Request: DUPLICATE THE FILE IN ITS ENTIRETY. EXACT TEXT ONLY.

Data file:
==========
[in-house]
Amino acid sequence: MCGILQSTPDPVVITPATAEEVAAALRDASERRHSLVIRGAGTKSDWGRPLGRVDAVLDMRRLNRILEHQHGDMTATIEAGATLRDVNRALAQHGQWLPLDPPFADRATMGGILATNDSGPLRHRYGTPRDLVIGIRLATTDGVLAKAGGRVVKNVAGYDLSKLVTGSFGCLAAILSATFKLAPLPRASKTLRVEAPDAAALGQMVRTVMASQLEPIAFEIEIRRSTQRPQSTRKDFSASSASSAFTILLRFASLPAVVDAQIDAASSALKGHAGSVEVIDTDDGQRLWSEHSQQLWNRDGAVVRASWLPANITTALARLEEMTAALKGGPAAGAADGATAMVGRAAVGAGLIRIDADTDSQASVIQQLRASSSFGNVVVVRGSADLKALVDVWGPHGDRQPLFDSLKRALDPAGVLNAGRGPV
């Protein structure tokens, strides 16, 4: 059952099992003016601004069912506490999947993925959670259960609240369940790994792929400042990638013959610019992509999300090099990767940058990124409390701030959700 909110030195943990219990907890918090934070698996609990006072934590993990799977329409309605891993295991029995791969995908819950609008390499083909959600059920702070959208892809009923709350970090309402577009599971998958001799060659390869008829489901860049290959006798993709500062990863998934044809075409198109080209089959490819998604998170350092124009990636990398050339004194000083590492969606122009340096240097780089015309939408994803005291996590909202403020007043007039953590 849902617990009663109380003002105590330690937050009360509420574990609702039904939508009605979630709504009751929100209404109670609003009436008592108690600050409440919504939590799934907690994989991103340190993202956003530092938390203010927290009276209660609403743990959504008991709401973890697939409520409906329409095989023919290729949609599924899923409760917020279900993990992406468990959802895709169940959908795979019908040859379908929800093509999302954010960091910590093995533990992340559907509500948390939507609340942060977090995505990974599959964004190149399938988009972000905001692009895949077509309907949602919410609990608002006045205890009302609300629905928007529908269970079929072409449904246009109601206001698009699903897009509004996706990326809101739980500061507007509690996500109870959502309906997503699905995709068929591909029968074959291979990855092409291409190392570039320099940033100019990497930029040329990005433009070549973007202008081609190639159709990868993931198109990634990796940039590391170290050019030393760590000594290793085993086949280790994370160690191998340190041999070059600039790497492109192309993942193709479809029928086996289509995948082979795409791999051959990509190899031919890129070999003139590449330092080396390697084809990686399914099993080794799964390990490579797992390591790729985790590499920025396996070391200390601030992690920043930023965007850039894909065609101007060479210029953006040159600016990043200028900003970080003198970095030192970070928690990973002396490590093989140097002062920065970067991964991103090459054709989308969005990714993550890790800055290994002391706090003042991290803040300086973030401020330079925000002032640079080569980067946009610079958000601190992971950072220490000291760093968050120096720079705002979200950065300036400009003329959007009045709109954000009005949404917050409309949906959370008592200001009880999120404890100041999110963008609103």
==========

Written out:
[in-house]
Amino acid sequence: MCGILQSTPDPVVITPATAEEVAAALRDASERRHSLVIRGAGTKSDWGRPLGRVDAVLDMRRLNRILEHQHGDMTATIEAGATLRDVNRALAQHGQWLPLDPPFADRATMGGILATNDSGPLRHRYGTPRDLVIGIRLATTDGVLAKAGGRVVKNVAGYDLSKLVTGSFGCLAAILSATFKLAPLPRASKTLRVEAPDAAALGQMVRTVMASQLEPIAFEIEIRRSTQRPQSTRKDFSASSASSAFTILLRFASLPAVVDAQIDAASSALKGHAGSVEVIDTDDGQRLWSEHSQQLWNRDGAVVRASWLPANITTALARLEEMTAALKGGPAAGAADGATAMVGRAAVGAGLIRIDADTDSQASVIQQLRASSSFGNVVVVRGSADLKALVDVWGPHGDRQPLFDSLKRALDPAGVLNAGRGPV
């Protein structure tokens, strides 16, 4: 059952099992003016601004069912506490999947993925959670259960609240369940790994792929400042990638013959610019992509999300090099990767940058990124409390701030959700 909110030195943990219990907890918090934070698996609990006072934590993990799977329409309605891993295991029995791969995908819950609008390499083909959600059920702070959208892809009923709350970090309402577009599971998958001799060659390869008829489901860049290959006798993709500062990863998934044809075409198109080209089959490819998604998170350092124009990636990398050339004194000083590492969606122009340096240097780089015309939408994803005291996590909202403020007043007039953590 849902617990009663109380003002105590330690937050009360509420574990609702039904939508009605979630709504009751929100209404109670609003009436008592108690600050409440919504939590799934907690994989991103340190993202956003530092938390203010927290009276209660609403743990959504008991709401973890697939409520409906329409095989023919290729949609599924899923409760917020279900993990992406468990959802895709169940959908795979019908040859379908929800093509999302954010960091910590093995533990992340559907509500948390939507609340942060977090995505990974599959964004190149399938988009972000905001692009895949077509309907949602919410609990608002006045205890009302609300629905928007529908269970079929072409449904246009109601206001698009699903897009509004996706990326809101739980500061507007509690996500109870959502309906997503699905995709068929591909029968074959291979990855092409291409190392570039320099940033100019990497930029040329990005433009070549973007202008081609190639159709990868993931198109990634990796940039590391170290050019030393760590000594290793085993086949280790994370160690191998340190041999070059600039790497492109192309993942193709479809029928086996289509995948082979795409791999051959990509190899031919890129070999003139590449330092080396390697084809990686399914099993080794799964390990490579797992390591790729985790590499920025396996070391200390601030992690920043930023965007850039894909065609101007060479210029953006040159600016990043200028900003970080003198970095030192970070928690990973002396490590093989140097002062920065970067991964991103090459054709989308969005990714993550890790800055290994002391706090003042991290803040300086973030401020330079925000002032640079080569980067946009610079958000601190992971950072220490000291760093968050120096720079705002979200950065300036400009003329959007009045709109954000009005949404917050409309949906959370008592200001009880999120404890100041999110963008609103």